Thursday, May 24, 2007

Scanning My Eyes

Last week I made the trek to downtown Ottawa for the very special purpose of scanning my eyes. A few dollars for parking, forty for the scan, and a few minutes of my time was all it took to get a detailed (and colorful) map of my corneas:



The reason for getting the scan is that I have keratoconus, a "degenerative non-inflammatory disorder of the eye in which structural changes within the cornea cause it to thin and change to a more conical shape than its normal gradual curve." With exact information on the current shape of my cornea, I may be able to get hard contacts that fit better and are therefore more comfortable.

So what does this have to do with computer science, you ask? I'm glad you did! I'm interested in studying visual computing for my upcoming masters degree in computer science. By this I mean computer vision, computational geometry, and graphics. As it turns out, medical imaging is a major application of computer vision:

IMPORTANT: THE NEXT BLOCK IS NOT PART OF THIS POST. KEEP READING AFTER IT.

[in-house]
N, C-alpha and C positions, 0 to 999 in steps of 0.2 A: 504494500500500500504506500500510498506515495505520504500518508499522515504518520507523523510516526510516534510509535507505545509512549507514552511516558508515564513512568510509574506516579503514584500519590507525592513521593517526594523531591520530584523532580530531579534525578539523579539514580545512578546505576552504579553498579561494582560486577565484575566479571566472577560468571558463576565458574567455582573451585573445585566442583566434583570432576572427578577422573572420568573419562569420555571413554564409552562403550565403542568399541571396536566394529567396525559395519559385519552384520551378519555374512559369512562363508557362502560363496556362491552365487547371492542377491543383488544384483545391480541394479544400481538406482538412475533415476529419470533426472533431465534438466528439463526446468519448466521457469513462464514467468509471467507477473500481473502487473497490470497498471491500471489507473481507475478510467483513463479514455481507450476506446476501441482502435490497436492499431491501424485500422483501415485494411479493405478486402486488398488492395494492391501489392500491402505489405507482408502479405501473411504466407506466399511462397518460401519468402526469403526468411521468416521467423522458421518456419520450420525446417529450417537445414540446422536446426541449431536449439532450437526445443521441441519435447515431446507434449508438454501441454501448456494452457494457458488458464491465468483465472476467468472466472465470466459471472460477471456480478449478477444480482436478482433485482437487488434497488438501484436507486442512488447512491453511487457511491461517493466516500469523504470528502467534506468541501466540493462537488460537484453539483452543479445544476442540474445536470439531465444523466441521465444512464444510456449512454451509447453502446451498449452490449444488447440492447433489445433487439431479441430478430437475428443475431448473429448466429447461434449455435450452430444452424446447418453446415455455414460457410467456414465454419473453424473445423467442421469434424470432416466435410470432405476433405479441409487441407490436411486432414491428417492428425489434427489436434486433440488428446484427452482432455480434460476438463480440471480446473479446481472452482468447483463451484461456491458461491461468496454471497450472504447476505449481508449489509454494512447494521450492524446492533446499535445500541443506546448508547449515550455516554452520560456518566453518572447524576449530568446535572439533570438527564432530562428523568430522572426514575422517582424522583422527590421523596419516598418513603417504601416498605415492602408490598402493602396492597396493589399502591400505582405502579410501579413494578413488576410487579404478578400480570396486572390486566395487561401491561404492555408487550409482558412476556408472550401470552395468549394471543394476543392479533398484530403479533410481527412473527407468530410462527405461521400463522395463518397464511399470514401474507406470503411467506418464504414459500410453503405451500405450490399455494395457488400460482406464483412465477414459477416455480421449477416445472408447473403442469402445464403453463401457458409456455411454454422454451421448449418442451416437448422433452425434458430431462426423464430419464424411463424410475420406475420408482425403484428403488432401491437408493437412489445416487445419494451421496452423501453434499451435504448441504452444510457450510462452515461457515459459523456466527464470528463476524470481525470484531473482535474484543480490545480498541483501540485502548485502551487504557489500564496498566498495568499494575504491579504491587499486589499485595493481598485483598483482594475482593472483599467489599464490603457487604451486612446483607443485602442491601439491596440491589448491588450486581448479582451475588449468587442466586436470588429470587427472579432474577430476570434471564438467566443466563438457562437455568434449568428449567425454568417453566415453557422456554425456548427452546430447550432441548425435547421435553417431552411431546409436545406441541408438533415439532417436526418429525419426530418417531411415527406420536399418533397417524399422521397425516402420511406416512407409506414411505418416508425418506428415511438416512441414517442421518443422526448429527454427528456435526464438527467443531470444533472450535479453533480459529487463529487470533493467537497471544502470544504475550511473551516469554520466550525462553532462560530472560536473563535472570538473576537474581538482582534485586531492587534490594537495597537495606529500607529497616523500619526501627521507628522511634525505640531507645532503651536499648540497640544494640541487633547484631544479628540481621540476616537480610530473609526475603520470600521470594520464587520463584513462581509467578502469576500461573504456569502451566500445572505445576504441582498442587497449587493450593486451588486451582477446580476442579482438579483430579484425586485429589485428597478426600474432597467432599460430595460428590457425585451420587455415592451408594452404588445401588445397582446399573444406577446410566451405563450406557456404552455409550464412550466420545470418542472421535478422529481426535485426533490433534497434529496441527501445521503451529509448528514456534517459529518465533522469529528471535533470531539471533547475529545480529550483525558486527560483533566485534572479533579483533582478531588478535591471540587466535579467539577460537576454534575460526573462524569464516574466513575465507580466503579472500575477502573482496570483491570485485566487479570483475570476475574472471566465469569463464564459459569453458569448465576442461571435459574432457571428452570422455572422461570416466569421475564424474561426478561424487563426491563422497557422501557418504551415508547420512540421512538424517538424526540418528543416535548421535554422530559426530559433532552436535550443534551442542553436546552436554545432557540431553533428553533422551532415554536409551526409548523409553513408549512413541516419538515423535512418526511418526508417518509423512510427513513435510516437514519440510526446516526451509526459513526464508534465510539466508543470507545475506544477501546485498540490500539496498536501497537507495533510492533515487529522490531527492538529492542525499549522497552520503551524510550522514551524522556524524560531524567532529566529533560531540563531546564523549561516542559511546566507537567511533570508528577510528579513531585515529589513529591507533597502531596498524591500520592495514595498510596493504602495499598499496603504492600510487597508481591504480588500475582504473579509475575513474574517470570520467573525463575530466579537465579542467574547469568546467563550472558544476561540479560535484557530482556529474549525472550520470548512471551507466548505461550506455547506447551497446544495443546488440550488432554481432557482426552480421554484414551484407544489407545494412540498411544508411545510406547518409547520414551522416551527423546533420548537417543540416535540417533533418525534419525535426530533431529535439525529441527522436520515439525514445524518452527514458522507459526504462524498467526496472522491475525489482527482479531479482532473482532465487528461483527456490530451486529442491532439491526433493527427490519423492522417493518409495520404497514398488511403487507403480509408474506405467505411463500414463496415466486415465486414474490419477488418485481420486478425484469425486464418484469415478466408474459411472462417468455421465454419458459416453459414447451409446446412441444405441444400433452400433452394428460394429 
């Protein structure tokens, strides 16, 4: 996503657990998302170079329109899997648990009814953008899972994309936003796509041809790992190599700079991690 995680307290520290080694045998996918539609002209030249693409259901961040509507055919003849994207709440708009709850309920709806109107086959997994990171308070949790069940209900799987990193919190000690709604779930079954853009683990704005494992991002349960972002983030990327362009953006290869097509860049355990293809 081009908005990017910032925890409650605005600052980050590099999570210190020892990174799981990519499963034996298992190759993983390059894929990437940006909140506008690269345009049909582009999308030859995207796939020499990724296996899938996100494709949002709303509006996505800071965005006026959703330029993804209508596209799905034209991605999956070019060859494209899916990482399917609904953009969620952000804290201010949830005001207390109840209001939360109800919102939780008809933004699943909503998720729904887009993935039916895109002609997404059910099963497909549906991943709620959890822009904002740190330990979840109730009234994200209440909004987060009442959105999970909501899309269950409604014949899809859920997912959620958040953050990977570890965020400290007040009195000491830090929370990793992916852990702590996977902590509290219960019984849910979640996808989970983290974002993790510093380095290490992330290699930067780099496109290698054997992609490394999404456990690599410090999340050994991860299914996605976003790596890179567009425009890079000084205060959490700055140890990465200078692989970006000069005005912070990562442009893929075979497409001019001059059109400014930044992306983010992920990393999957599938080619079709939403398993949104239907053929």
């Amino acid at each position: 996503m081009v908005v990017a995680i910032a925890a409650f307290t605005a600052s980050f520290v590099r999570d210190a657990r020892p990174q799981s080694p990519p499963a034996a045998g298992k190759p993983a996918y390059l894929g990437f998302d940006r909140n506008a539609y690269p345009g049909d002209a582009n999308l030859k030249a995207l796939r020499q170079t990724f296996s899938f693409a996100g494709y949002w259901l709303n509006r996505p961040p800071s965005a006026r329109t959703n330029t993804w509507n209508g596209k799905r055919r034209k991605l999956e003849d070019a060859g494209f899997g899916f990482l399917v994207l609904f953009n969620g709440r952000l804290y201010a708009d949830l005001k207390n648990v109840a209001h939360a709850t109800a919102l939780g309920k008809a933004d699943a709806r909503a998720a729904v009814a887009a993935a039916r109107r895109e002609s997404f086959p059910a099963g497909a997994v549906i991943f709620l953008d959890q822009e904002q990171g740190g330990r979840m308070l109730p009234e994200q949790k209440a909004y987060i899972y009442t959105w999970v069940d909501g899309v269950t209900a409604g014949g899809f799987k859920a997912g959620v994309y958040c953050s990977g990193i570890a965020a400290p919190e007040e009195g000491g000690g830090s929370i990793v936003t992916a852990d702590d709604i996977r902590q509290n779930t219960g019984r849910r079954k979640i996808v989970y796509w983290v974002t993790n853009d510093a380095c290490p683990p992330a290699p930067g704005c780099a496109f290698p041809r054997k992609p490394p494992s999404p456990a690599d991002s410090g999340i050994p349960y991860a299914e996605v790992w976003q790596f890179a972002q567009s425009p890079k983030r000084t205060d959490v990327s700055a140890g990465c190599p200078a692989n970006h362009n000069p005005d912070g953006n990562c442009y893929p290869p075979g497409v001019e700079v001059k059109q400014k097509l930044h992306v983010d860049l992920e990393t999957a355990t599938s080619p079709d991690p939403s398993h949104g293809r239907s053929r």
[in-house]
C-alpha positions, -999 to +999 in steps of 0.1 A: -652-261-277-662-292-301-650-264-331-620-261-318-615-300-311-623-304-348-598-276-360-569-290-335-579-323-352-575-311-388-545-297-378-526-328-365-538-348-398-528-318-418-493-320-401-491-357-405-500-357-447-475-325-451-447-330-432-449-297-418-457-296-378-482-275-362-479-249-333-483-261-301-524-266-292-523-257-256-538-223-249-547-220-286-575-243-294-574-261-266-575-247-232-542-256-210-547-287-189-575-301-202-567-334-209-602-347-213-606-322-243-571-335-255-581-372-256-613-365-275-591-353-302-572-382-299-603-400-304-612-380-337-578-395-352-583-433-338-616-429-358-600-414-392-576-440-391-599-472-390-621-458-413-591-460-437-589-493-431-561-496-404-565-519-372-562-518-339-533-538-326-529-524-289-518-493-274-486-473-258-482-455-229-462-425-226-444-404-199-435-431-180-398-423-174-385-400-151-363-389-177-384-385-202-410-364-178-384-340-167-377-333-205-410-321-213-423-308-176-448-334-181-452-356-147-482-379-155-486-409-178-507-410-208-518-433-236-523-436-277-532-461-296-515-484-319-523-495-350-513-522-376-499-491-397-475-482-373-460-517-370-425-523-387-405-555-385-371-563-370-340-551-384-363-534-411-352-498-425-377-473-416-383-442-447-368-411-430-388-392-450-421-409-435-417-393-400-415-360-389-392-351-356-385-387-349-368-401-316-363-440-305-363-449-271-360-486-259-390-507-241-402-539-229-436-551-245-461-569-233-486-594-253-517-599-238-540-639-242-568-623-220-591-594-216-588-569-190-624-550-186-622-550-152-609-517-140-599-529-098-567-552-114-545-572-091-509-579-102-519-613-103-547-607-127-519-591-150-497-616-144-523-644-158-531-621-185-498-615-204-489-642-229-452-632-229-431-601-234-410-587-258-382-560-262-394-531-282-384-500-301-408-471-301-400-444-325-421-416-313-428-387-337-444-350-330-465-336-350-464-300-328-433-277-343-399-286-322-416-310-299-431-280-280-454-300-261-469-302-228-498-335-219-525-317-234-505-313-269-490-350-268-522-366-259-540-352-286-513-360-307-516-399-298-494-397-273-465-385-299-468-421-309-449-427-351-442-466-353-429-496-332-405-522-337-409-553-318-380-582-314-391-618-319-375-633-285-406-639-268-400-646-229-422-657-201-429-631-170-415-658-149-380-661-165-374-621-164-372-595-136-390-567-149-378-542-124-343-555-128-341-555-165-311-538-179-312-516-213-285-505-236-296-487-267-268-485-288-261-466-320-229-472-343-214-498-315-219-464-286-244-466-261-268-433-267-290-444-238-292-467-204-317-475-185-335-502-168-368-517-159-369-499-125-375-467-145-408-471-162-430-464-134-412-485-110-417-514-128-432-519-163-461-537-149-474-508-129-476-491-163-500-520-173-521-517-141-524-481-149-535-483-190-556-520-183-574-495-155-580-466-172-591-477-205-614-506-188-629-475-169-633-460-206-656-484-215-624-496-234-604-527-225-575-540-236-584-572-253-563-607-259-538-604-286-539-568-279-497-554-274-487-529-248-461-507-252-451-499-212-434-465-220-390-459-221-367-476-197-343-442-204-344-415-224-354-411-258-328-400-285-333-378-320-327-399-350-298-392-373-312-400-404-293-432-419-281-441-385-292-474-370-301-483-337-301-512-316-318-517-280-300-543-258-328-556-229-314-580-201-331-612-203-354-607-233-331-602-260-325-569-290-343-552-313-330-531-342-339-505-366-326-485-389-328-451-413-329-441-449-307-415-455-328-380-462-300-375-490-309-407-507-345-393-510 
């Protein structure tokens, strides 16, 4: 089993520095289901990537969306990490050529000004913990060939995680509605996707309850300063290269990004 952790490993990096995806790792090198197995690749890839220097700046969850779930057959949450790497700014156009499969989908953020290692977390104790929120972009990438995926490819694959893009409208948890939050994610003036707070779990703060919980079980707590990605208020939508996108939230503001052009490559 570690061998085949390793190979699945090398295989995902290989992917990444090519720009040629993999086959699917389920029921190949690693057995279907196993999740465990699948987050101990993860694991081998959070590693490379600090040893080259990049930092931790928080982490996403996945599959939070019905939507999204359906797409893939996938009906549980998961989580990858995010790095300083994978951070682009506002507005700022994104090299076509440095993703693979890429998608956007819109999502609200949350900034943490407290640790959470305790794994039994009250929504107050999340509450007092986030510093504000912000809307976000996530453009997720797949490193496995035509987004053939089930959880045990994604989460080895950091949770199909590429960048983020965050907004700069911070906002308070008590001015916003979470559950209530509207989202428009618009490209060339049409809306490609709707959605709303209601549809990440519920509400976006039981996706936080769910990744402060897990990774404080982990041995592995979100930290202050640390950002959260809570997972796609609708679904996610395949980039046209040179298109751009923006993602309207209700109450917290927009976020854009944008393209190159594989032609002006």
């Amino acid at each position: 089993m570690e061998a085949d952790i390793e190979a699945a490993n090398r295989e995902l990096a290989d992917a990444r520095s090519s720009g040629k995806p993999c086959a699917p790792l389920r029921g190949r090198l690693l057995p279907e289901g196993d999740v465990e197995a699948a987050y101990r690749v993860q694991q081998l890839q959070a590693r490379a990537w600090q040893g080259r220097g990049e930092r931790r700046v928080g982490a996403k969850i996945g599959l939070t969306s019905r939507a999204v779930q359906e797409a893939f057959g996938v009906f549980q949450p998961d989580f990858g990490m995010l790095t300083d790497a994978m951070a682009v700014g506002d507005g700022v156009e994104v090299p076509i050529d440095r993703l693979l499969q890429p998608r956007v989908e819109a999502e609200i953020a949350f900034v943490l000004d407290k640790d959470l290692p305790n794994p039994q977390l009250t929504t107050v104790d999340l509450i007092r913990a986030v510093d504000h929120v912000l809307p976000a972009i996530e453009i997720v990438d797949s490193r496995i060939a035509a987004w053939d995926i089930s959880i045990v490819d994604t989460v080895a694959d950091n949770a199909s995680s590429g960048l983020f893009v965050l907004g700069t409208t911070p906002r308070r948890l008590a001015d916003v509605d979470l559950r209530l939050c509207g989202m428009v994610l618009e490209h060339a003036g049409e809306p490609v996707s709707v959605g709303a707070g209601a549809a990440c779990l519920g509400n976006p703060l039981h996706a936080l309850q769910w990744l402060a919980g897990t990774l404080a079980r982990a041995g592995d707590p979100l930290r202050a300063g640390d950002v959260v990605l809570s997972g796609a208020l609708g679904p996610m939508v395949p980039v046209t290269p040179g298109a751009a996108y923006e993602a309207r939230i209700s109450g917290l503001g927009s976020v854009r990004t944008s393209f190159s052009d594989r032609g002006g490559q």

As a technological discipline, computer vision seeks to apply the theories and models of computer vision to the construction of computer vision systems. Examples of applications of computer vision systems include systems for ... modeling objects or environments (e.g. industrial inspection, medical image analysis or topographical modeling).
Take the example of creating a better fitting contact lens. Now, I cannot claim that I know exactly how they do this, but let's imagine it: the sensors collect thousands of points of data that should indicate the 3D shape of my cornea. These points can be reconstructed and then used to machine a matching lens. Now my lenses will sit on the proper part of my eye and not move around, irritating it. Sounds like a good deal to me!

There is a pretty good description of the machine that took the scan on this Strong Health website if you want to know more.

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